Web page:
The draft resolution on cooperation between the United Nations and the Latin American Economic System (document A/56/L.43) would have the Assembly urge the Economic Commission for Latin American and the Caribbean to continue deepening its coordination and mutual support with the Latin American Economic System.  It would urge the United Nations Development Programme (UNDP) to continue its financial and technical cooperation with programmes that the Permanent Secretariat for the Latin American Economic System was carrying out in areas of mutual interest.  It would also urge United Nations bodies to continue and intensify support for and cooperation with the Latin American Economic System.

Strengthening coordination of assistance

The debate on this item took place on 27 November (for background information and a record of the meeting, see Press Release GA/9980 of

27 November).

 Sub-item:  Strengthening coordination of emergency humanitarian assistance

       The first of three draft resolutions on this sub-item concerned emergency response to disasters (document A/56/L.14).  Sponsored by Greece and Turkey, it would have the Assembly note with satisfaction the progress achieved by the Governments of Turkey and Greece, in  cooperation with the Office for the Coordination of Humanitarian Affairs (OCHA), on the formation of a joint Hellenic-Turkish standby disaster response unit.  That unit would have no financial implications for on the programme budget of the United Nations.  The Secretary-General, through OCHA, would be requested to continue work on the modalities for utilizing the standby disaster relief unit by the United Nations system.  He would also be asked to report on progress made in implementing the resolution at the Assembly's fifty-seventh session.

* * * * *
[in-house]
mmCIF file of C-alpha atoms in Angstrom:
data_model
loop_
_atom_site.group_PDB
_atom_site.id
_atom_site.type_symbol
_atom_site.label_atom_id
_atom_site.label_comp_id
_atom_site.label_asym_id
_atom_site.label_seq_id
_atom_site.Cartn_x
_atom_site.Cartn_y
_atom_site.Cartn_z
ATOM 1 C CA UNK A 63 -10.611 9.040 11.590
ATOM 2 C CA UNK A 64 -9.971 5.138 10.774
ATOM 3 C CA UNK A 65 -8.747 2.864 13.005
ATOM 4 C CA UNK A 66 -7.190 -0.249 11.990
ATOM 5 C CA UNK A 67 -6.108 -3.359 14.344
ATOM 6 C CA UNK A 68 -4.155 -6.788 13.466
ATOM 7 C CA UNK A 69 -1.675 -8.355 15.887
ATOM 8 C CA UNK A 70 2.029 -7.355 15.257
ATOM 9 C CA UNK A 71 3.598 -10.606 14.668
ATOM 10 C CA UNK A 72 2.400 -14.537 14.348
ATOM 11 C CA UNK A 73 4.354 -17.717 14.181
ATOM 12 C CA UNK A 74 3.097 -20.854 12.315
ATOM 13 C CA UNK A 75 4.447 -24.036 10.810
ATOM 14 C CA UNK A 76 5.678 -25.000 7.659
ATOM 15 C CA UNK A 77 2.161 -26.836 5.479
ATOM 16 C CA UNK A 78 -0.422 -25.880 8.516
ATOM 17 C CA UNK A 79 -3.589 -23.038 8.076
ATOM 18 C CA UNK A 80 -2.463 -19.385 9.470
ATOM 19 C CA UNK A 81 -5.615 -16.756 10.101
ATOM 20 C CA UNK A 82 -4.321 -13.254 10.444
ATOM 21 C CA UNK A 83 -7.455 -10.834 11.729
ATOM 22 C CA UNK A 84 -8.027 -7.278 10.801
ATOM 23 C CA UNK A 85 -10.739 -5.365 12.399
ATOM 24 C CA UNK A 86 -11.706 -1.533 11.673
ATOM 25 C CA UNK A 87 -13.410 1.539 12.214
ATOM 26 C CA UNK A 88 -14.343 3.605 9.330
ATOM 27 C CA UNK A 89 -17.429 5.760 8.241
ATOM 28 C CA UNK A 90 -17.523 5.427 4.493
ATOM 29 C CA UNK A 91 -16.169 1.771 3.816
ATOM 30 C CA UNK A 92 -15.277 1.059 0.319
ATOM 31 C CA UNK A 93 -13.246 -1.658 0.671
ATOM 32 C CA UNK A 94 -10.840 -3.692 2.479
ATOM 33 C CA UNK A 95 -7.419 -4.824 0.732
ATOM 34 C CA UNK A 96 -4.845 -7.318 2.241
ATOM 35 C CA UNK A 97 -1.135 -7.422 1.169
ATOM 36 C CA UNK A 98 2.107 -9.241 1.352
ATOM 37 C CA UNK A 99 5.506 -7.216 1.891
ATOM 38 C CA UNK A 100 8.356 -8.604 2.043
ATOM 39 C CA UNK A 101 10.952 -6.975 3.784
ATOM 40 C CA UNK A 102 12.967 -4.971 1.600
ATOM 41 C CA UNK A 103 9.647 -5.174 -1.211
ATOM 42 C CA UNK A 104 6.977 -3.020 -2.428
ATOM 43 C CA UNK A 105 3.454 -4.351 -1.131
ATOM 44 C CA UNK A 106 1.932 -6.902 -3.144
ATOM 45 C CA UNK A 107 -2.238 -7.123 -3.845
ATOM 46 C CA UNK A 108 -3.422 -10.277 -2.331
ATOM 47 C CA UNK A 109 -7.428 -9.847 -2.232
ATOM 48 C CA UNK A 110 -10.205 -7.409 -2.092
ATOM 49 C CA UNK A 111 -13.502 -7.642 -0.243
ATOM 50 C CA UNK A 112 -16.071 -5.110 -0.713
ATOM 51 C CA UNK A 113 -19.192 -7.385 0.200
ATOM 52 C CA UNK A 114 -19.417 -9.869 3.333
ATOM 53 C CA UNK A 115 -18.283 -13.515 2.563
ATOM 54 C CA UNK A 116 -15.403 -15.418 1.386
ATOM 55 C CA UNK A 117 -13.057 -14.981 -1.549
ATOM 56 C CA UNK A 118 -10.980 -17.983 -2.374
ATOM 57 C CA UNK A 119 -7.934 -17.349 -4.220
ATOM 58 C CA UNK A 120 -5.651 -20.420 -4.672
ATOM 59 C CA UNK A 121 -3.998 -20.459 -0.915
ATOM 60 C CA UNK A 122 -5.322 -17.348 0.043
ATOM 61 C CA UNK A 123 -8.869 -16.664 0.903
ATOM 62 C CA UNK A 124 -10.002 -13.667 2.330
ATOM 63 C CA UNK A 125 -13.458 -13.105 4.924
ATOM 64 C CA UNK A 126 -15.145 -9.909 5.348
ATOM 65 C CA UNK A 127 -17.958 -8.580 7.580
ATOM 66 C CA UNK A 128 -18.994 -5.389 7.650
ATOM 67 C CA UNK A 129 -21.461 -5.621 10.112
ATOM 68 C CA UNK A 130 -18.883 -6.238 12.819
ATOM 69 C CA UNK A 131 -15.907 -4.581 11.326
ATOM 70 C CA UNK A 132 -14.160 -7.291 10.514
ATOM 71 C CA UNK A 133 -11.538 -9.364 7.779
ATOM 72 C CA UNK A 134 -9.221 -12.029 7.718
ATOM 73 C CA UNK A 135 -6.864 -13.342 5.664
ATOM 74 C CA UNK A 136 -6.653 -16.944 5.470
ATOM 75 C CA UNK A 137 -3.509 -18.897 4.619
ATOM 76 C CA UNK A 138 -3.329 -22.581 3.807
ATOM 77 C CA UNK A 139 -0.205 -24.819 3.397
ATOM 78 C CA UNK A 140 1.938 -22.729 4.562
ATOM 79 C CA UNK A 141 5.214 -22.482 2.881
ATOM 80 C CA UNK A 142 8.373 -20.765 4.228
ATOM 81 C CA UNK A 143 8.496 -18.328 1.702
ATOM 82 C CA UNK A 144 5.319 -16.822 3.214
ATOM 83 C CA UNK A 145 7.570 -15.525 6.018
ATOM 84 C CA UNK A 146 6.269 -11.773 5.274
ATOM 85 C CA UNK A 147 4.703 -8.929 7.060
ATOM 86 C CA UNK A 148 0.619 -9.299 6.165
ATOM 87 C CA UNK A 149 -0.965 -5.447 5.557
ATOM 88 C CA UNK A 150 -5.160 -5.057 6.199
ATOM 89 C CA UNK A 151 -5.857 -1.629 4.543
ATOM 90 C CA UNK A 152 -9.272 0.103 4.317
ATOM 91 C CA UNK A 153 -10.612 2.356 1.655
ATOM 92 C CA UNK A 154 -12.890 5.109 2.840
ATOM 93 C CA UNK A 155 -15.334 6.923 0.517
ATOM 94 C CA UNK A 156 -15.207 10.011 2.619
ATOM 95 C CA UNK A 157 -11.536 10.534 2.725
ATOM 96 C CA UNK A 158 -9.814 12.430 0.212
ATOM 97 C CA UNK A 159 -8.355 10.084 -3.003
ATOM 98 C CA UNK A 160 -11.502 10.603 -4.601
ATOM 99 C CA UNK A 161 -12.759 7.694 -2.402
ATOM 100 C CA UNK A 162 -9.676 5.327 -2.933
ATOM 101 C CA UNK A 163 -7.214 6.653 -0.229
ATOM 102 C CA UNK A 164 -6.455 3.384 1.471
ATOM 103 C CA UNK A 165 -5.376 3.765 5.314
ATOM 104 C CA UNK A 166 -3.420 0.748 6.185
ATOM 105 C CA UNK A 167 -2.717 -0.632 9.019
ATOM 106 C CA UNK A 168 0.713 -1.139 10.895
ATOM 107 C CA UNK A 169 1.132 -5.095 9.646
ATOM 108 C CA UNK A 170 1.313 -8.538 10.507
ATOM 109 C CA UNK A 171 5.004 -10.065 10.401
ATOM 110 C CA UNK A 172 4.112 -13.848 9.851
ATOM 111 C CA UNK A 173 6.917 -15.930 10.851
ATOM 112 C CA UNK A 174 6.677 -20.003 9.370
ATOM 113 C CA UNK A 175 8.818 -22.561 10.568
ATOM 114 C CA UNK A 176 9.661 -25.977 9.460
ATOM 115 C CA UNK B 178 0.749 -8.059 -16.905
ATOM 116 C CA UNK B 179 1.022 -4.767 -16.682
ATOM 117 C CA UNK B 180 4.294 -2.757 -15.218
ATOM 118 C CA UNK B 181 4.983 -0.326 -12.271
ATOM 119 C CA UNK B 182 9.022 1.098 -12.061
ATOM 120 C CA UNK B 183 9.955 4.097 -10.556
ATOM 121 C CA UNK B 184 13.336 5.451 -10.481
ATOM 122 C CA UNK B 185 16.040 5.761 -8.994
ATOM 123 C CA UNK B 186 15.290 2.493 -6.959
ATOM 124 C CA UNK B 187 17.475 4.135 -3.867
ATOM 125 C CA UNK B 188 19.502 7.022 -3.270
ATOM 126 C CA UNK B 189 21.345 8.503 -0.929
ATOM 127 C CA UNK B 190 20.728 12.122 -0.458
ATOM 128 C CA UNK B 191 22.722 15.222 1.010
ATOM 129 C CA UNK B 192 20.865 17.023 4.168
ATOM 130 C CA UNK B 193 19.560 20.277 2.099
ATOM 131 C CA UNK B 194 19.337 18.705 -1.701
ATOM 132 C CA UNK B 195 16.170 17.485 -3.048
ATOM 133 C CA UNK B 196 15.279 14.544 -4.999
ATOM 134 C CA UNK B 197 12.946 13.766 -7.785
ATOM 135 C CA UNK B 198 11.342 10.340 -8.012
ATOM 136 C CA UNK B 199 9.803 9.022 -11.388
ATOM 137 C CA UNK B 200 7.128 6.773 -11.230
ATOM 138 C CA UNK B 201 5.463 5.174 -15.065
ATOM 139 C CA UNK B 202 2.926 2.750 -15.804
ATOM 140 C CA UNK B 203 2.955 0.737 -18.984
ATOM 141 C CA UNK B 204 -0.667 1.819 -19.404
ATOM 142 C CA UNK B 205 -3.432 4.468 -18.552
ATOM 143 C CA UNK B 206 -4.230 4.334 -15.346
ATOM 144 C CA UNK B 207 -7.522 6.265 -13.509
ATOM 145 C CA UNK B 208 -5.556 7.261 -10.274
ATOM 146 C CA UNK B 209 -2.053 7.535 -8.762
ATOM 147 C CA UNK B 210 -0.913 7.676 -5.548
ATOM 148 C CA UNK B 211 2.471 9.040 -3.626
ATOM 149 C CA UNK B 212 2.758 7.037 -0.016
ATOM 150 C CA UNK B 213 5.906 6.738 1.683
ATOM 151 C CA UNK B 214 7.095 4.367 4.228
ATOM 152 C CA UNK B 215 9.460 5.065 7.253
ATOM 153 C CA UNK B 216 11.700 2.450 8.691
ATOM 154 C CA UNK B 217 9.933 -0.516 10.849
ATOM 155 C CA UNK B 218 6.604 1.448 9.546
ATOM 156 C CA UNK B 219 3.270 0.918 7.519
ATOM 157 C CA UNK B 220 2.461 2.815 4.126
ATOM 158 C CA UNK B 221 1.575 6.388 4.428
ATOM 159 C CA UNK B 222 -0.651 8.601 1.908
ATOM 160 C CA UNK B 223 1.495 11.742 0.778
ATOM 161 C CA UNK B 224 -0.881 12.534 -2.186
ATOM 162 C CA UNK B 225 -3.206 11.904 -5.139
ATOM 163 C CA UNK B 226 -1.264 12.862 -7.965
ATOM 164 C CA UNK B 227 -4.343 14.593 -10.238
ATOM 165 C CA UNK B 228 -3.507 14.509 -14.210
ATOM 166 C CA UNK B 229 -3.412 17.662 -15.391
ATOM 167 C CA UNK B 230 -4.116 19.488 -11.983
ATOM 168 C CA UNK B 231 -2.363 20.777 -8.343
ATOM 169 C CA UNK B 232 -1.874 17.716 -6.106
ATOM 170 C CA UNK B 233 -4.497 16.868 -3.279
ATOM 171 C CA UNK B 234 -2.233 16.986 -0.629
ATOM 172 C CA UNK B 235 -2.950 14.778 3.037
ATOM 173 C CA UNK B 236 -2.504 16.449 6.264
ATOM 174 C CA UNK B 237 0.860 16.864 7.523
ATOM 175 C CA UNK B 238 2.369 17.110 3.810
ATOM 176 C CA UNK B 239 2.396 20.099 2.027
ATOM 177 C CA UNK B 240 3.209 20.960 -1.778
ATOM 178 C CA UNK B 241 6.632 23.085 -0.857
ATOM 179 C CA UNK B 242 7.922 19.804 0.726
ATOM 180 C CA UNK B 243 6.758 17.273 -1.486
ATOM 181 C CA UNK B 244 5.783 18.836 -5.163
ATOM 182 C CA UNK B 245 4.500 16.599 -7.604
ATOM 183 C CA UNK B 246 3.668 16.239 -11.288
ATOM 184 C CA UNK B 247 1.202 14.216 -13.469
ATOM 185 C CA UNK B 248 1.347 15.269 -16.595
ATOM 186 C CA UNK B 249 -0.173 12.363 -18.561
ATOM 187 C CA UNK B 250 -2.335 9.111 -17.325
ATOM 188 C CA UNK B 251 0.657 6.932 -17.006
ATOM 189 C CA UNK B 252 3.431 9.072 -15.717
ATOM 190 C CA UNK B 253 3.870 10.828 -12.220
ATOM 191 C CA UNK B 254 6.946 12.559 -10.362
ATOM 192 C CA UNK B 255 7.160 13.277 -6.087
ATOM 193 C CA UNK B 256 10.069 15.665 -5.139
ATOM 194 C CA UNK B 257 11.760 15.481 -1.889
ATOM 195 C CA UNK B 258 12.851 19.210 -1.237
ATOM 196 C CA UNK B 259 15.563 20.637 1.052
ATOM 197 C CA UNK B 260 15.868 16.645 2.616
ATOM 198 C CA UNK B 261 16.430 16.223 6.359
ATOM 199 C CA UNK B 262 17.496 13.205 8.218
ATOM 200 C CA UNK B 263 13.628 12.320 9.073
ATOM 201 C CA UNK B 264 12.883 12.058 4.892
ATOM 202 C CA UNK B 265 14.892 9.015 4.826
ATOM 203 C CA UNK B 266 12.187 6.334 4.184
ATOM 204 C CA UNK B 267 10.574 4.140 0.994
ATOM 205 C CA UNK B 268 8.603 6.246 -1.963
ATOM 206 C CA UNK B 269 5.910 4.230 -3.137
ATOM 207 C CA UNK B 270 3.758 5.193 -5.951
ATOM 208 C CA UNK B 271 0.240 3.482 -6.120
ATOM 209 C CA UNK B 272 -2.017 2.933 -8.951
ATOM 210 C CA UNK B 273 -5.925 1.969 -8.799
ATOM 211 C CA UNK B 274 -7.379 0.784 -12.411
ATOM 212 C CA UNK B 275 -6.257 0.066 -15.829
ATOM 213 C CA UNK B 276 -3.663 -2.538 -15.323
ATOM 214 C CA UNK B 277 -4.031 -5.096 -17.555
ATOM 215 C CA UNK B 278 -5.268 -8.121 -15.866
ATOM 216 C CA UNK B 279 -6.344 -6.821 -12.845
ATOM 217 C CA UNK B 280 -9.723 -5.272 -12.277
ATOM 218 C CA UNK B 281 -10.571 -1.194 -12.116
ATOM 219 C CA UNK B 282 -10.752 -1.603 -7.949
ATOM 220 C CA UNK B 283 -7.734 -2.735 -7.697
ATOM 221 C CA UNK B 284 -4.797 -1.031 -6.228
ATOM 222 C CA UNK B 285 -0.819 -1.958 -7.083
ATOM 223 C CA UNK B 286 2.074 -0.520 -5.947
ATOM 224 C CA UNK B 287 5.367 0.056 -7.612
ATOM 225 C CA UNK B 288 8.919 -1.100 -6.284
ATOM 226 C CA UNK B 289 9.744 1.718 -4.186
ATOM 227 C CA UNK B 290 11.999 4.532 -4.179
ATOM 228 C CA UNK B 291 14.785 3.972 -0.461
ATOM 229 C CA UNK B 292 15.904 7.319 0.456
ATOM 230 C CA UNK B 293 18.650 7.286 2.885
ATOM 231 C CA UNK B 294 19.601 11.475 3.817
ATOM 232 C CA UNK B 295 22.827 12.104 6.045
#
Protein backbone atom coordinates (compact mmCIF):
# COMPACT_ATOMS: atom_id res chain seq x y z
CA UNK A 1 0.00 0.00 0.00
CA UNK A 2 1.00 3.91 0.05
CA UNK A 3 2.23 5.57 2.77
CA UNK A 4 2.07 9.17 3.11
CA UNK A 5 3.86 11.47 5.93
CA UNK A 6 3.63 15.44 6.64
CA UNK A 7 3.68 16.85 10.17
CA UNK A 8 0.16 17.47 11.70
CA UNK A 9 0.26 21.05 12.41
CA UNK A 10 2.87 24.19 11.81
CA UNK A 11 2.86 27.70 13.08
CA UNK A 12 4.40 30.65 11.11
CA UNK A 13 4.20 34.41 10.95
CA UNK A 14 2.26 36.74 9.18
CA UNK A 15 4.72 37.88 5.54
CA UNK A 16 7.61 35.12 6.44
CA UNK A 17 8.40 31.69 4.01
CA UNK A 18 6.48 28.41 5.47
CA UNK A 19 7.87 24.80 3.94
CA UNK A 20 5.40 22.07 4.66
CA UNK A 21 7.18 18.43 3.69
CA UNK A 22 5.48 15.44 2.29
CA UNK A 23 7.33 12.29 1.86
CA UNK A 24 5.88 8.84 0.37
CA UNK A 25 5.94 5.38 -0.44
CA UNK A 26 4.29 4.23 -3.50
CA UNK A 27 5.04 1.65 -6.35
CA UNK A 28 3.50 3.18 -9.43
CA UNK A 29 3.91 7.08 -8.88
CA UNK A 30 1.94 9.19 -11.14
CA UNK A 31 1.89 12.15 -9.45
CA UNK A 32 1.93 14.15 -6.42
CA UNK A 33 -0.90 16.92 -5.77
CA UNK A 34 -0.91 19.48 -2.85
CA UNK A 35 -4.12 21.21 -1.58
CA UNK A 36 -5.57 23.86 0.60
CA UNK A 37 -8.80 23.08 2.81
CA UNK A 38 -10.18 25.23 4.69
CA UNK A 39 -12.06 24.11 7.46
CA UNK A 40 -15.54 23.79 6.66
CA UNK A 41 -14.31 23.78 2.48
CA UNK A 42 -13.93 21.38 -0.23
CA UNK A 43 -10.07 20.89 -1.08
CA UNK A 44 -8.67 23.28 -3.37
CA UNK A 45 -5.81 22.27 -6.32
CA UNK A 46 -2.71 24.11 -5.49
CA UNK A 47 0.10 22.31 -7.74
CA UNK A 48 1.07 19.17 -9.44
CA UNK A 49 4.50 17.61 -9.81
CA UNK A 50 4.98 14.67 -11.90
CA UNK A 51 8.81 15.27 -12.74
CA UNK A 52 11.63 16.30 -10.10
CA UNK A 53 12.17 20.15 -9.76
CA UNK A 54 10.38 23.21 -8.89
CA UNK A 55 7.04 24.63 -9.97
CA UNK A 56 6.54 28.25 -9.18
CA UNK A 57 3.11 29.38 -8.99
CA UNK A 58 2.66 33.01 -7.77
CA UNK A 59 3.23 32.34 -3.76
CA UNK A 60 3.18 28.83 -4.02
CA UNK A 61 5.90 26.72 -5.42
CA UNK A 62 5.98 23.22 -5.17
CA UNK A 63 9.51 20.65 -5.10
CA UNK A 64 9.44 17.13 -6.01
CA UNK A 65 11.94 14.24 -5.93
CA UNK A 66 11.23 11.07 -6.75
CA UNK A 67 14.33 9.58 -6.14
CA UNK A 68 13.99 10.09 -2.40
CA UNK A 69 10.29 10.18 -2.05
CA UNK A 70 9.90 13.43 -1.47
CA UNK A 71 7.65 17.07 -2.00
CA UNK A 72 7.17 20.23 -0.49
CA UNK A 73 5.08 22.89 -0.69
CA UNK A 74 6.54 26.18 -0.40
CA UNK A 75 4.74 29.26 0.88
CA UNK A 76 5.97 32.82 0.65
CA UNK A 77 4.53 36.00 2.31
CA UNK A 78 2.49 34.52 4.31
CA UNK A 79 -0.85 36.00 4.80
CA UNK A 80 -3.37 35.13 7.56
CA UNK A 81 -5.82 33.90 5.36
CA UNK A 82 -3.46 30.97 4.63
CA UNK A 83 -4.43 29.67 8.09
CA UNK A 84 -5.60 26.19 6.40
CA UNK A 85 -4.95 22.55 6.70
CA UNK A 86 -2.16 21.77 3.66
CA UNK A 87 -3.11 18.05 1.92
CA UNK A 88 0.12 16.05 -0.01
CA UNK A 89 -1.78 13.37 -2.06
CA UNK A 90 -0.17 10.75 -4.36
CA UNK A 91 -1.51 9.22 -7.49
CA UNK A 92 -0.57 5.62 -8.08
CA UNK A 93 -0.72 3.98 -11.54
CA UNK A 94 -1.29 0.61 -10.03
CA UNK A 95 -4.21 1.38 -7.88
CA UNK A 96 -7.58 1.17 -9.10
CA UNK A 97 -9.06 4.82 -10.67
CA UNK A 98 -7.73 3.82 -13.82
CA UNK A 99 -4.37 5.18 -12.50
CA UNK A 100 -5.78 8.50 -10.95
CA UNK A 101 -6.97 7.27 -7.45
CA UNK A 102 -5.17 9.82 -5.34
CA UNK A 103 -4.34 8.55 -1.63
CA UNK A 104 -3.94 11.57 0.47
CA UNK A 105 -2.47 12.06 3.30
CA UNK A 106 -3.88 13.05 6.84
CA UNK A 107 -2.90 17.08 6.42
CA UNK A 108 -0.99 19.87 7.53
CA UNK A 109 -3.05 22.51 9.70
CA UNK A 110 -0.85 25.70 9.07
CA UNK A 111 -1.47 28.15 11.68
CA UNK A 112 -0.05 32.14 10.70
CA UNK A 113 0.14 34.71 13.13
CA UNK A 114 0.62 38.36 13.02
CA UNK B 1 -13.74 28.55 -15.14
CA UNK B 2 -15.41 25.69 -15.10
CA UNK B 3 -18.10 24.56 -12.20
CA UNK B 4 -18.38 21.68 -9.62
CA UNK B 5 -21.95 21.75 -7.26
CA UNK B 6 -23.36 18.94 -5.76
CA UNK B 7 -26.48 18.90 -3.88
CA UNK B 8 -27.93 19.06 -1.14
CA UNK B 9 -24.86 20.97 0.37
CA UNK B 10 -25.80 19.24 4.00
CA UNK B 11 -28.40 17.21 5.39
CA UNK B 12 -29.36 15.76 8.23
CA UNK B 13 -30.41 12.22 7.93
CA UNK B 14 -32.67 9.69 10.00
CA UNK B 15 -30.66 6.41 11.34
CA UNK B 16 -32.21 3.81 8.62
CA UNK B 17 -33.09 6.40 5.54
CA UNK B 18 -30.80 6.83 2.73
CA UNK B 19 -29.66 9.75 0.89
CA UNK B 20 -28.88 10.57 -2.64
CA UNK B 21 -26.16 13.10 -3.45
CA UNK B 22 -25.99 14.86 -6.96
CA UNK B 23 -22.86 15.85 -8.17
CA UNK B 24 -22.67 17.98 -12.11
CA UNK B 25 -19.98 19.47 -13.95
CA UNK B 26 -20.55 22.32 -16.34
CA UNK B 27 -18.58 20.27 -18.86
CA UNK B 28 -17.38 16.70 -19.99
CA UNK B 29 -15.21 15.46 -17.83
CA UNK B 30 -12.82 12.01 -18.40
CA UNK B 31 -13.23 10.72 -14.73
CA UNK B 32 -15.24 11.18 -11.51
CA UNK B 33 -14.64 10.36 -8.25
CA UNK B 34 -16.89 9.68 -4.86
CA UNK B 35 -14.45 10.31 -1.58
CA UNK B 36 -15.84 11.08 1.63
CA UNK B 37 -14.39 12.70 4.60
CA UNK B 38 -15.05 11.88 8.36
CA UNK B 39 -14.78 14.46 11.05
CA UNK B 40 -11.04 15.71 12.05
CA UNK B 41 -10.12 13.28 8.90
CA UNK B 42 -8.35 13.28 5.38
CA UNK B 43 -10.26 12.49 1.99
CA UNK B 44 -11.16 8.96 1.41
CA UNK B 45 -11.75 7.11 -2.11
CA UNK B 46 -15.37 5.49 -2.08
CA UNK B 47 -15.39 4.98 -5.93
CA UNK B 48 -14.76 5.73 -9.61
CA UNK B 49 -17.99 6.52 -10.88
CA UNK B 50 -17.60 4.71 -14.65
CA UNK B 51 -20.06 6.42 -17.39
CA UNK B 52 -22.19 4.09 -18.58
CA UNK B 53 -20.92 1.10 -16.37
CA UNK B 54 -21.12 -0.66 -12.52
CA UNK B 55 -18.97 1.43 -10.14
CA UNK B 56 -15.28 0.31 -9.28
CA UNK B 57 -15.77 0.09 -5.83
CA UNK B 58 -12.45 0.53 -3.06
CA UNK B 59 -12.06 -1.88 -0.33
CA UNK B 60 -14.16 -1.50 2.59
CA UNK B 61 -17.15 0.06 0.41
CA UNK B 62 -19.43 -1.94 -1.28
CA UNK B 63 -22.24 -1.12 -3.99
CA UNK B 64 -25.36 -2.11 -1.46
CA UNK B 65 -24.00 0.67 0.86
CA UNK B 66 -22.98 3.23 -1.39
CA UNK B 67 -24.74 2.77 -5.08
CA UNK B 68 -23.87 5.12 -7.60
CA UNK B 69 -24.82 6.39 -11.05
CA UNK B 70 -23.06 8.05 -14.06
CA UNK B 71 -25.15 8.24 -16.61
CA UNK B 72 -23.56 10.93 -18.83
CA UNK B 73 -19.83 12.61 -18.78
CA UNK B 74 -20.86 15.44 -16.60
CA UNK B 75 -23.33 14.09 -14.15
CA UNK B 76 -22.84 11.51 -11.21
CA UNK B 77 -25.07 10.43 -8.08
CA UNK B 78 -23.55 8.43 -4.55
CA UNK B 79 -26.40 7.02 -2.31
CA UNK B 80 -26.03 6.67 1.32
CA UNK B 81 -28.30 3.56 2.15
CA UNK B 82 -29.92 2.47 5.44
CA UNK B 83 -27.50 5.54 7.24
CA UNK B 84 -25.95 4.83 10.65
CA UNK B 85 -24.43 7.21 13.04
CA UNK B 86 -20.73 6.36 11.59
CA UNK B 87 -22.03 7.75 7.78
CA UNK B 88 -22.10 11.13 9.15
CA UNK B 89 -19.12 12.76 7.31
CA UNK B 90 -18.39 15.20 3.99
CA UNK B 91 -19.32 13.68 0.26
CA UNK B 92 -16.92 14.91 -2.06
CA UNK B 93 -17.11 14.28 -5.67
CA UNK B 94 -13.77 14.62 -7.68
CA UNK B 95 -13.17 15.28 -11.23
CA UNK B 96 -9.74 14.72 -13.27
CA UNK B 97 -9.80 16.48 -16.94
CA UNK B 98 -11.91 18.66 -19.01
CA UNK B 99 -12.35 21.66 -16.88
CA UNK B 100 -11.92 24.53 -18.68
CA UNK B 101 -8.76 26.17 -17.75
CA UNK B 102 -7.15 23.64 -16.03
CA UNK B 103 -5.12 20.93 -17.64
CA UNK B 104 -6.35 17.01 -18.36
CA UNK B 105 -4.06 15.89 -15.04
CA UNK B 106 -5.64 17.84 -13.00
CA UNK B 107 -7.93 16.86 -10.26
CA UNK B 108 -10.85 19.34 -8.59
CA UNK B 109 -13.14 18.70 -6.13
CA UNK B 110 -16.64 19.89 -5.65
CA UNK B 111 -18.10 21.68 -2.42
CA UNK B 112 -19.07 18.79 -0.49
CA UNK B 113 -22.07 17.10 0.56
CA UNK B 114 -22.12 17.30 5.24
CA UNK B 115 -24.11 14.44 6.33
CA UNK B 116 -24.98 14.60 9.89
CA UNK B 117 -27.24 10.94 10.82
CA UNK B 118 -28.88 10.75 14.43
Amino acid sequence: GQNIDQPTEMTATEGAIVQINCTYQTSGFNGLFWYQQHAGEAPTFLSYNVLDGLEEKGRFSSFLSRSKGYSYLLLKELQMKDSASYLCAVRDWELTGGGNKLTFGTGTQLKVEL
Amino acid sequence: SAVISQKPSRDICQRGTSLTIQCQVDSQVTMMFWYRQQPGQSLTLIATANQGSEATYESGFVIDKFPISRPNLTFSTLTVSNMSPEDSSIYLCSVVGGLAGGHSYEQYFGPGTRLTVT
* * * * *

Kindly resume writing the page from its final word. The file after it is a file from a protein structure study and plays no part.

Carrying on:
Another draft on the sub-item was on international cooperation on humanitarian assistance in the field of natural disasters, from relief to development (Document A/56/L.51).  By its terms, the Assembly would call upon all relevant States to adopt and implement legislative and other appropriate measures to mitigate the effects of natural disasters.  The Assembly would stress the importance of strengthening international cooperation in the provision of humanitarian assistance in support of the efforts of the affected States in dealing with natural disasters, and that this assistance should be provided in accordance with resolution 46/182.